Bear Smart Curbside Collection

For CVRD electoral area residents only. All other residents should contact their city, town or municipality for more information. The CVRD amended Curbside Collection Bylaw 1958 in 2019 to help reduce human/wildlife conflicts in the Cowichan Valley. Our primary goal is to reduce conflicts that stem from hungry bears accessing residential garbage. While it may be exciting to have a bear wander into the yard, when they are there to rummage through garbage bins and devour the apples off your apple tree, it can become a dangerous situation for children, pets, livestock and, ultimately, the bear. Often it’s the bear that ends up paying the price for garbage left out. Bears that become accustomed to accessing human food sources may pose a safety risk to our friends and neighbours and may need to be destroyed. 

A Fed Bear is a Dead Bear

Do your part by ensuring that your curbside collection material does not become a wildlife attractant: 

1.    Store waste in a wildlife-resistant manner on your property between collection days.

2. Put totes out after 5:00am on your curbside collection day (totes left out overnight are subject to a $230 fine)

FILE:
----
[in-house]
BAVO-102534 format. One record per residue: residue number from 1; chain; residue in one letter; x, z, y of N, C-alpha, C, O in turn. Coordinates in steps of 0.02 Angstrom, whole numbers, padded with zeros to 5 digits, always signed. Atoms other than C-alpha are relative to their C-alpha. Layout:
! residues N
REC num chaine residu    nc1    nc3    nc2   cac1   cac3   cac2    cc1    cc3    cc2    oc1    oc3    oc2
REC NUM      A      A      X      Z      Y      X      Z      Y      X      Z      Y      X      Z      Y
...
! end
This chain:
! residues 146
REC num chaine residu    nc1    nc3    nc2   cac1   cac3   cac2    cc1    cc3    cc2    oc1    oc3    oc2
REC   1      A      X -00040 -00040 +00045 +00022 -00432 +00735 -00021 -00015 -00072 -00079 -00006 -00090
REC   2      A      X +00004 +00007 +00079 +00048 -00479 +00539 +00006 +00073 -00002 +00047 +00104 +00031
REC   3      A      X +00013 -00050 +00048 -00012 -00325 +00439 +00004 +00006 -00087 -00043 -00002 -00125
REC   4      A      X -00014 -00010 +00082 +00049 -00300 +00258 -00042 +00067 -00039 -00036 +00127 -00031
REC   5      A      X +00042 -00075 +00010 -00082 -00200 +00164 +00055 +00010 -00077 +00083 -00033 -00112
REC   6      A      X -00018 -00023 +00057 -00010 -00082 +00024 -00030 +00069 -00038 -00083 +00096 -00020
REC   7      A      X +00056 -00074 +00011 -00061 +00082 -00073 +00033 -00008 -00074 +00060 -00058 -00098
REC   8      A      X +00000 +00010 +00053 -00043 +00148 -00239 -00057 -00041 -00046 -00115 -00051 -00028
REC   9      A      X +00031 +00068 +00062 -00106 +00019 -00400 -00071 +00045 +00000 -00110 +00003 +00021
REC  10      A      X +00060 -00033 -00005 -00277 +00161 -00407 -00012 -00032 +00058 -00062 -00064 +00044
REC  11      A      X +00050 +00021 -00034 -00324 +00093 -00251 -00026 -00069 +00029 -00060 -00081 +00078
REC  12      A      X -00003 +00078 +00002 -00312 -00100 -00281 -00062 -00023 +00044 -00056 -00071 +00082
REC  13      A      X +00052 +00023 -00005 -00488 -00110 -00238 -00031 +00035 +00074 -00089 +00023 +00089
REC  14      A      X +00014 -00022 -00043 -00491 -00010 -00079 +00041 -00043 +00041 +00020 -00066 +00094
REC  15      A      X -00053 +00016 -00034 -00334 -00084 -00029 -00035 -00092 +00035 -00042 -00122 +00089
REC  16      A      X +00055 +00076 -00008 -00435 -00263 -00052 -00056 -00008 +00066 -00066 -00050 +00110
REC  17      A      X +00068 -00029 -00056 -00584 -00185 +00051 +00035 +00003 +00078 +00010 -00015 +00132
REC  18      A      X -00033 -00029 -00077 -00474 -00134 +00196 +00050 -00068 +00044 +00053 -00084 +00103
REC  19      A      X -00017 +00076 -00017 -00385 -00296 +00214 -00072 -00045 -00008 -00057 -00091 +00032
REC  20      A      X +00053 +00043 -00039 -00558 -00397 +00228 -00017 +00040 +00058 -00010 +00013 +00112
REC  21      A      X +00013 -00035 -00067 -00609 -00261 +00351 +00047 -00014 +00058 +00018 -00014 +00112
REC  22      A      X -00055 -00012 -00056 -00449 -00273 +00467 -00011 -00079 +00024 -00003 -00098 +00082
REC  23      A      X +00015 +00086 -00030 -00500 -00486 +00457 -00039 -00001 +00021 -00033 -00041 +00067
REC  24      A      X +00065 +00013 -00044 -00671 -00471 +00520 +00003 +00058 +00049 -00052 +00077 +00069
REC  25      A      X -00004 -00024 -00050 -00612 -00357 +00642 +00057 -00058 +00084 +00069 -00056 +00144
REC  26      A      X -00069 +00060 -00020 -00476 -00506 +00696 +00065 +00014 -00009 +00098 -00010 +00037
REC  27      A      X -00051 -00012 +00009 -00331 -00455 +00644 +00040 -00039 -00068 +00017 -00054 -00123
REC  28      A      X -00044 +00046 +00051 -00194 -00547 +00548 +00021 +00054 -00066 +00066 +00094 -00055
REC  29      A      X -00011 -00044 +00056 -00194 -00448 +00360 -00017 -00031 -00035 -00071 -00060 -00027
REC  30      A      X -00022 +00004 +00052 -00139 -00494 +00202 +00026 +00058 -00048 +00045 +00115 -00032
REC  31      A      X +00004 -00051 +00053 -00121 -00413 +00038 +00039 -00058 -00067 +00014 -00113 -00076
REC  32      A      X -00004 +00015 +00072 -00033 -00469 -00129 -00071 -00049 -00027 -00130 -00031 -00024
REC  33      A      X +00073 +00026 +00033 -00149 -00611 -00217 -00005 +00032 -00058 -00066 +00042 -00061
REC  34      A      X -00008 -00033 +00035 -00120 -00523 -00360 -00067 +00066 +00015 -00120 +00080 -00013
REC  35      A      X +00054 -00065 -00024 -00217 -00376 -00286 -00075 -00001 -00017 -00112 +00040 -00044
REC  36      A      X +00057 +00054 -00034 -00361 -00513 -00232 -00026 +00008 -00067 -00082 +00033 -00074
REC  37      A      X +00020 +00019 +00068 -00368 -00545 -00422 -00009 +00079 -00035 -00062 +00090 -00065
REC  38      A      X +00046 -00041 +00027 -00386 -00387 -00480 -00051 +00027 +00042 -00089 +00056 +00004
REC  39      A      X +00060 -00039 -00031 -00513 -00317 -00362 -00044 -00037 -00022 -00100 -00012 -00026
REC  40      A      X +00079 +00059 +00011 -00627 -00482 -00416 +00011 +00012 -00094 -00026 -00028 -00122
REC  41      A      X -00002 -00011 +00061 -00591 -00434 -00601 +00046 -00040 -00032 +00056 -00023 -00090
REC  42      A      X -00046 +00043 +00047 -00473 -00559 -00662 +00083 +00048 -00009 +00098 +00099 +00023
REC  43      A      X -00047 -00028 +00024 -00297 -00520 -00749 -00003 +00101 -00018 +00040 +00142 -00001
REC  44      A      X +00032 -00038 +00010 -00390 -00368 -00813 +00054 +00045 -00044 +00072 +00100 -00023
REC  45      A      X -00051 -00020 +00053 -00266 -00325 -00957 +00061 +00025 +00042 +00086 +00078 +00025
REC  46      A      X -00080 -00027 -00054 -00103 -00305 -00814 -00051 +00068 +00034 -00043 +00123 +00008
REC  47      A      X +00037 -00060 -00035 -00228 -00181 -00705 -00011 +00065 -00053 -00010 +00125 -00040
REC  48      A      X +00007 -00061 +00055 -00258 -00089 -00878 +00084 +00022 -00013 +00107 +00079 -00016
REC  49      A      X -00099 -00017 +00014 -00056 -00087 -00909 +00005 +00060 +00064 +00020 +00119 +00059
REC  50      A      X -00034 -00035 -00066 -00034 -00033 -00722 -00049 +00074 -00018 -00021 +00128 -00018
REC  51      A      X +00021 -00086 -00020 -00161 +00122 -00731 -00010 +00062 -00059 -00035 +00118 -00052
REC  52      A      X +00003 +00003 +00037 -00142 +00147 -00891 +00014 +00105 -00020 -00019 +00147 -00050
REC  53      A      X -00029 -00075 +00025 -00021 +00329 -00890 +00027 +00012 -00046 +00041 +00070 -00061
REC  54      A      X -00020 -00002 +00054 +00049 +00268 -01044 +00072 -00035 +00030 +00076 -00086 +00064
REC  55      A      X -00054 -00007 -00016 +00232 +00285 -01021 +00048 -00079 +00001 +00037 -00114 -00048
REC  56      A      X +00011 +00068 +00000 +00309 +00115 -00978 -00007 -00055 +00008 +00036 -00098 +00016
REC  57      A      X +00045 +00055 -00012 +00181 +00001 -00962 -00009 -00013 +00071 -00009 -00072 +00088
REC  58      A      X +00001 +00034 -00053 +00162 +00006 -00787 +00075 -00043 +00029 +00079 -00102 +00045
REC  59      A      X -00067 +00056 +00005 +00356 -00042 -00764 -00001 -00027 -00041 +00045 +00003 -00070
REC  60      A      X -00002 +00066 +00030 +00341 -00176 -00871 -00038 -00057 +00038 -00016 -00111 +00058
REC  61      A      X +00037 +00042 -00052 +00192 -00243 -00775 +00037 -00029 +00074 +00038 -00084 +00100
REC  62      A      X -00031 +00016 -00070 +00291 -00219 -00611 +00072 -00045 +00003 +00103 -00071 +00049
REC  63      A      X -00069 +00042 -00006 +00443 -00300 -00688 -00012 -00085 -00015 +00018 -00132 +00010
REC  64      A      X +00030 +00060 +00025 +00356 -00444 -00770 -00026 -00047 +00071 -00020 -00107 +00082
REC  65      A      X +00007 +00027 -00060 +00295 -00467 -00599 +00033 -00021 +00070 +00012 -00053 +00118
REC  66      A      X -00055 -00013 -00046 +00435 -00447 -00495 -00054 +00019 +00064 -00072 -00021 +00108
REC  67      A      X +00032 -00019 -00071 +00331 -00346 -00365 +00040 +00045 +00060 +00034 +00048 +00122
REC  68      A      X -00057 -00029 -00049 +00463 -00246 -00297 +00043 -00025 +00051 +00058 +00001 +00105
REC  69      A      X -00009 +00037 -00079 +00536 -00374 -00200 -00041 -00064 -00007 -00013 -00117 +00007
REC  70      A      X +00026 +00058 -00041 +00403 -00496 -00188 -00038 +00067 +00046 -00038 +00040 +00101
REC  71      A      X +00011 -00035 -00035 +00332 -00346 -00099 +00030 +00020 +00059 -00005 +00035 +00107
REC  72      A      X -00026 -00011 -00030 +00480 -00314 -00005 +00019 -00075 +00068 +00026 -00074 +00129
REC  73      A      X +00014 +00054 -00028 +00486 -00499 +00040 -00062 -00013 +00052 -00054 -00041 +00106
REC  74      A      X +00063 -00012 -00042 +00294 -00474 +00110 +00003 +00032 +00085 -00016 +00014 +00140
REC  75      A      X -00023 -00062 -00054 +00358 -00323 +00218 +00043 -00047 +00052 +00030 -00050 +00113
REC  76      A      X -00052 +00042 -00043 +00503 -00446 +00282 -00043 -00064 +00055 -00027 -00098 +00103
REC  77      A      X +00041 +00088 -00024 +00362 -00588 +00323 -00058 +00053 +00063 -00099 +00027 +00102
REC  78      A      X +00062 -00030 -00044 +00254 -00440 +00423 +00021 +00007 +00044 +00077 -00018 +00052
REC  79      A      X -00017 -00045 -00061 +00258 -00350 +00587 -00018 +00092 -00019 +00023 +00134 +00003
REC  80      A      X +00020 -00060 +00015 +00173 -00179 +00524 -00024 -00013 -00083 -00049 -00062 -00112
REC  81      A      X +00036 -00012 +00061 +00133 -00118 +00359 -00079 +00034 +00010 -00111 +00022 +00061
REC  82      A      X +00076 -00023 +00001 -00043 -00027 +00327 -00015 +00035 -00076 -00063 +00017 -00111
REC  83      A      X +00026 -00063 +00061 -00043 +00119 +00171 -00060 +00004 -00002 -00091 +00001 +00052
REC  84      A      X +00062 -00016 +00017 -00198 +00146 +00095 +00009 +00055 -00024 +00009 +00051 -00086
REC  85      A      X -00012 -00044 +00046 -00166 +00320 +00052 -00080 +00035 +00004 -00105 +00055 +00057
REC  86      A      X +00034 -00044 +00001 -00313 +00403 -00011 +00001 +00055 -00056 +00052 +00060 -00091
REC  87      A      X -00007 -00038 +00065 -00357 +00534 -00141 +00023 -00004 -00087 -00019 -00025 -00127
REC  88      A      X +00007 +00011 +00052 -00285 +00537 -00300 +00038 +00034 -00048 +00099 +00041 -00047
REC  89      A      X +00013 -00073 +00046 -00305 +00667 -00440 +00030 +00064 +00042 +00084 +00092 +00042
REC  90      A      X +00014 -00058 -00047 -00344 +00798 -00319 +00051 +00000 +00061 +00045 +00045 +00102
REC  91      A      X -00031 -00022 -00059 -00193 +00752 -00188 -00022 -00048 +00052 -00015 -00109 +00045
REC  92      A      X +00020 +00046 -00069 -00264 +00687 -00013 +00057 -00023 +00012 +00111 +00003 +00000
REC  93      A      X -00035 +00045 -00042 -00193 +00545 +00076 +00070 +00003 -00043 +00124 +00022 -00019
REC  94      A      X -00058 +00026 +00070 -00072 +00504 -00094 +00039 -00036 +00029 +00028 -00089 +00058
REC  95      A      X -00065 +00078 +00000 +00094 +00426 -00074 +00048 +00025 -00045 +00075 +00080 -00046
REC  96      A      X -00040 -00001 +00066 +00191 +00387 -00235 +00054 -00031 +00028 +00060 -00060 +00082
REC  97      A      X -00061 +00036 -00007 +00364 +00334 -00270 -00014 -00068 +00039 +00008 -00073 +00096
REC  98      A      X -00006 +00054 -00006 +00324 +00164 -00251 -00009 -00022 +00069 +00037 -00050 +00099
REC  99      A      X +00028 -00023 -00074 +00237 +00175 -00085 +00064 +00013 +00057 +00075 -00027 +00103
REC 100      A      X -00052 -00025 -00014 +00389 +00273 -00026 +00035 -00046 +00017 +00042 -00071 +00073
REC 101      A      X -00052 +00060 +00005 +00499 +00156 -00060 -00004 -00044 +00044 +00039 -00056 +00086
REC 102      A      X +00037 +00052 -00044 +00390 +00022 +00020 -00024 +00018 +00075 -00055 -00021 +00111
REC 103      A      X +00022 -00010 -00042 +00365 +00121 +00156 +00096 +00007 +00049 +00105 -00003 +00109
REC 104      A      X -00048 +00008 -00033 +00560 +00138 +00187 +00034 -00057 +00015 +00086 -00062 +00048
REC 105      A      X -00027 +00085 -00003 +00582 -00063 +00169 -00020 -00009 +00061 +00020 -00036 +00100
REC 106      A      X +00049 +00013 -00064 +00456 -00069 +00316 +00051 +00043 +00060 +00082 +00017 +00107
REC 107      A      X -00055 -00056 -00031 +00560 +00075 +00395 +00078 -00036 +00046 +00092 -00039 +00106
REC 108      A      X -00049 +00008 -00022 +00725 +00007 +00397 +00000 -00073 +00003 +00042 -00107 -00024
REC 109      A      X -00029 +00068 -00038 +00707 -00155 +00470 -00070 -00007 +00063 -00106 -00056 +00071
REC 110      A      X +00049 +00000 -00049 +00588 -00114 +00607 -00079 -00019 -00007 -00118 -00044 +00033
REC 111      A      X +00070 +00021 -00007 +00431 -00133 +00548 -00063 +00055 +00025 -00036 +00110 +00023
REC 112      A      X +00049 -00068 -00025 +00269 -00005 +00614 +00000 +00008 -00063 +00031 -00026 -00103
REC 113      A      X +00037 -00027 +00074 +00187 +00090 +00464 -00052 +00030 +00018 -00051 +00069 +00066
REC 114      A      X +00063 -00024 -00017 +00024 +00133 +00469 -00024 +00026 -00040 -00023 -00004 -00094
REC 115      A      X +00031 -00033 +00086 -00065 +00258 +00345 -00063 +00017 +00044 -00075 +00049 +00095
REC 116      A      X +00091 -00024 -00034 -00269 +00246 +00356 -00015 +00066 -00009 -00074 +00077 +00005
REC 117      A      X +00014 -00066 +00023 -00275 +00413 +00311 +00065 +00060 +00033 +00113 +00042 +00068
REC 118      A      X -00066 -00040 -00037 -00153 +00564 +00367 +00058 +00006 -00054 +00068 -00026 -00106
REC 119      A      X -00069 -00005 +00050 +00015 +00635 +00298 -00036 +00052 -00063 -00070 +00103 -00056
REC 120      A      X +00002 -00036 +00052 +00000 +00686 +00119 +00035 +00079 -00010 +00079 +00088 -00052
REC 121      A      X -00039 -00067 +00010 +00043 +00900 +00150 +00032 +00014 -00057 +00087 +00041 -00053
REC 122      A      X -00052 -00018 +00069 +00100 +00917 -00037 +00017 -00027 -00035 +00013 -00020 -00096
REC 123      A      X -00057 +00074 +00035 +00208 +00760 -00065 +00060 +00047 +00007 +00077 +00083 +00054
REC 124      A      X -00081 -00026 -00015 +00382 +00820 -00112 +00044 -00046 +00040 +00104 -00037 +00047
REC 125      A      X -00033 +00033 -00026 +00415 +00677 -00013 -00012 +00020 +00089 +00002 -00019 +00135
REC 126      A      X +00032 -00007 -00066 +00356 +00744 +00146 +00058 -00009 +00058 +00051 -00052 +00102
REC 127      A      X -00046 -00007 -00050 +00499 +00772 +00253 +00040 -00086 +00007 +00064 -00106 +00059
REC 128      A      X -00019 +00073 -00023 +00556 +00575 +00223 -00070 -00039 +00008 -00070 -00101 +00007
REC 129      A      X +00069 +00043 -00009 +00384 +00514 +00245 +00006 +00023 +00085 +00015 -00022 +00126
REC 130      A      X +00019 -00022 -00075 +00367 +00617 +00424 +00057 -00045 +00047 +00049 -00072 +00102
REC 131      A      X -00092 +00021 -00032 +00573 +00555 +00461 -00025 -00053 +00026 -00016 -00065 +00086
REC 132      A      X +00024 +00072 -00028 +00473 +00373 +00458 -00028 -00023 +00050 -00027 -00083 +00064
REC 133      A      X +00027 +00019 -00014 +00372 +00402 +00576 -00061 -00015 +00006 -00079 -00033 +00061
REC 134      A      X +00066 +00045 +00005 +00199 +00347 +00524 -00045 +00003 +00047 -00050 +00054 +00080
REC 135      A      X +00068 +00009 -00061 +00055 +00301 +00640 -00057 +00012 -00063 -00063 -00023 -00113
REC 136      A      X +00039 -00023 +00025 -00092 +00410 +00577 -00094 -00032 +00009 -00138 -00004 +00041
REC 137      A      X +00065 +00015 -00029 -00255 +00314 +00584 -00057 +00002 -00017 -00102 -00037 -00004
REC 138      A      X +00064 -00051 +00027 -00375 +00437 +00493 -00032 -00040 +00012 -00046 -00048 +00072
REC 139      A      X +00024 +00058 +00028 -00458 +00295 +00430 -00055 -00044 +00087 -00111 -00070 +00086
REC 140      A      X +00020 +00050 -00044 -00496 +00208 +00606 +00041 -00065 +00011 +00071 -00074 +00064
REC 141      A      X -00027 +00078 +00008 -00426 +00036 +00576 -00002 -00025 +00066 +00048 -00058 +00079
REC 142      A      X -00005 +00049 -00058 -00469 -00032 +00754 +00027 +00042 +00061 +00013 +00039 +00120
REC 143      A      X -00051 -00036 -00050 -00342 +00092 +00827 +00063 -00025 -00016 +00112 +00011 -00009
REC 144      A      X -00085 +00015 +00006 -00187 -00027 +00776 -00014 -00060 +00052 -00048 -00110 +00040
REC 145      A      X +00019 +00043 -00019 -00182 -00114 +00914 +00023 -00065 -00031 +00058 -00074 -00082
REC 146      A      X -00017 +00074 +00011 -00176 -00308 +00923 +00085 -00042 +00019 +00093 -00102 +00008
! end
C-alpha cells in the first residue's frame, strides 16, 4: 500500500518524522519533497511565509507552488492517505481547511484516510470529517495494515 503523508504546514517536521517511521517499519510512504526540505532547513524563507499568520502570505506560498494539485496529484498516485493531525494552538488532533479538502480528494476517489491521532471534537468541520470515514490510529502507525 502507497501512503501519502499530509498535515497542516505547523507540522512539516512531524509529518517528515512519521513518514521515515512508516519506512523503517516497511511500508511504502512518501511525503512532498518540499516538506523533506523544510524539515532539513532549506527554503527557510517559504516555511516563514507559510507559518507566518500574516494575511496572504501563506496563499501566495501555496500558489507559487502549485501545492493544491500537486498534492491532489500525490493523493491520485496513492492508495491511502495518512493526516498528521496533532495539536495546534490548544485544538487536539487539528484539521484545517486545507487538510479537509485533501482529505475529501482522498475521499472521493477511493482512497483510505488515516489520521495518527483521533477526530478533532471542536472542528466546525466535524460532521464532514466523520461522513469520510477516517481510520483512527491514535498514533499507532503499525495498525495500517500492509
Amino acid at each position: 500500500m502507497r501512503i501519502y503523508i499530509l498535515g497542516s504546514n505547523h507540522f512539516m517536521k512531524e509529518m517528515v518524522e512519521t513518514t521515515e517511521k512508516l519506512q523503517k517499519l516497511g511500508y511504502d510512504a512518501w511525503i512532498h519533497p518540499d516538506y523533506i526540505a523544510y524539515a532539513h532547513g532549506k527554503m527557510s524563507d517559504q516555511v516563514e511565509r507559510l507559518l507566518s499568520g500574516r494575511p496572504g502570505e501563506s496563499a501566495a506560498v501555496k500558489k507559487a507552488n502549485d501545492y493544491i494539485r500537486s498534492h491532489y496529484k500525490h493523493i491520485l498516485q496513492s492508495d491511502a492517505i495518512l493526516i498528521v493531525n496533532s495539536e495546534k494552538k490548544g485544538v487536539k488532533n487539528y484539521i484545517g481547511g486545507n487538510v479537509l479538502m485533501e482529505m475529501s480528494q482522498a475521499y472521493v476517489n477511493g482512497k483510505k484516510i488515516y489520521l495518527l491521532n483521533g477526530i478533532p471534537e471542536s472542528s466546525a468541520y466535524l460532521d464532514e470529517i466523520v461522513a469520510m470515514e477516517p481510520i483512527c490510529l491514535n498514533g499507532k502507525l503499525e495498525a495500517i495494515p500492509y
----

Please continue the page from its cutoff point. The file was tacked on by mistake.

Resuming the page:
Tips for wildlife-resistant waste storage:

•    Store recycling and garbage in totes, place the totes in an enclosed structure like a secure garage or shed until the morning of your curbside collection day.

•    If a secure enclosure to store your totes in is unavailable, leave clean totes outside and store curbside material in a secure enclosure. For example, keep smelly garbage items in the freezer and store recyclables in your house. Clean recyclables are generally okay to store outside. On the morning of your curbside collection day, transfer the material to the tote(s).

• Order a bear resistant tote. Bear resistant curbside totes can be ordered from the CVRD for $60 per tote. Please note that a bear resistant tote will not be 100% bear proof. Secure totes to a structure so a bear cannot drag it away. If a bear is allowed uninterrupted time (e.g. by dragging the tote into the bush), it will likely be able to break into the tote. Fill out and submit this form to order.

Human-Wildlife Conflict Prevention - Notify Conservation Officers About Issues 

Use the Report All Poachers and Polluters (RAPP) telephone line 1-877-952-7277 at any time to notify conservation officers about wildlife attractants or dangerous wildlife in urban areas. The information you provide will be used to target educational efforts in the reported areas. The goal is to help make communities wildsafe.  

Example of Common Bear Attractants

Below are example of common bear attractants. Make sure to manage these items in a manner that prevents bears from accessing them:

  • Garbage, recycling and compost material
  • Pet food 
  • Ripe tree fruit
  • Bird feeders 
  • Dirty barbeques 
  • Outdoor fridges and freezers 
  • Bee hives and backyard chickens 

Help Communities and Wildlife by Learning More

 Help reduce human/wildlife conflicts by visiting www.bearsmart.com and/or wildsafebc.com.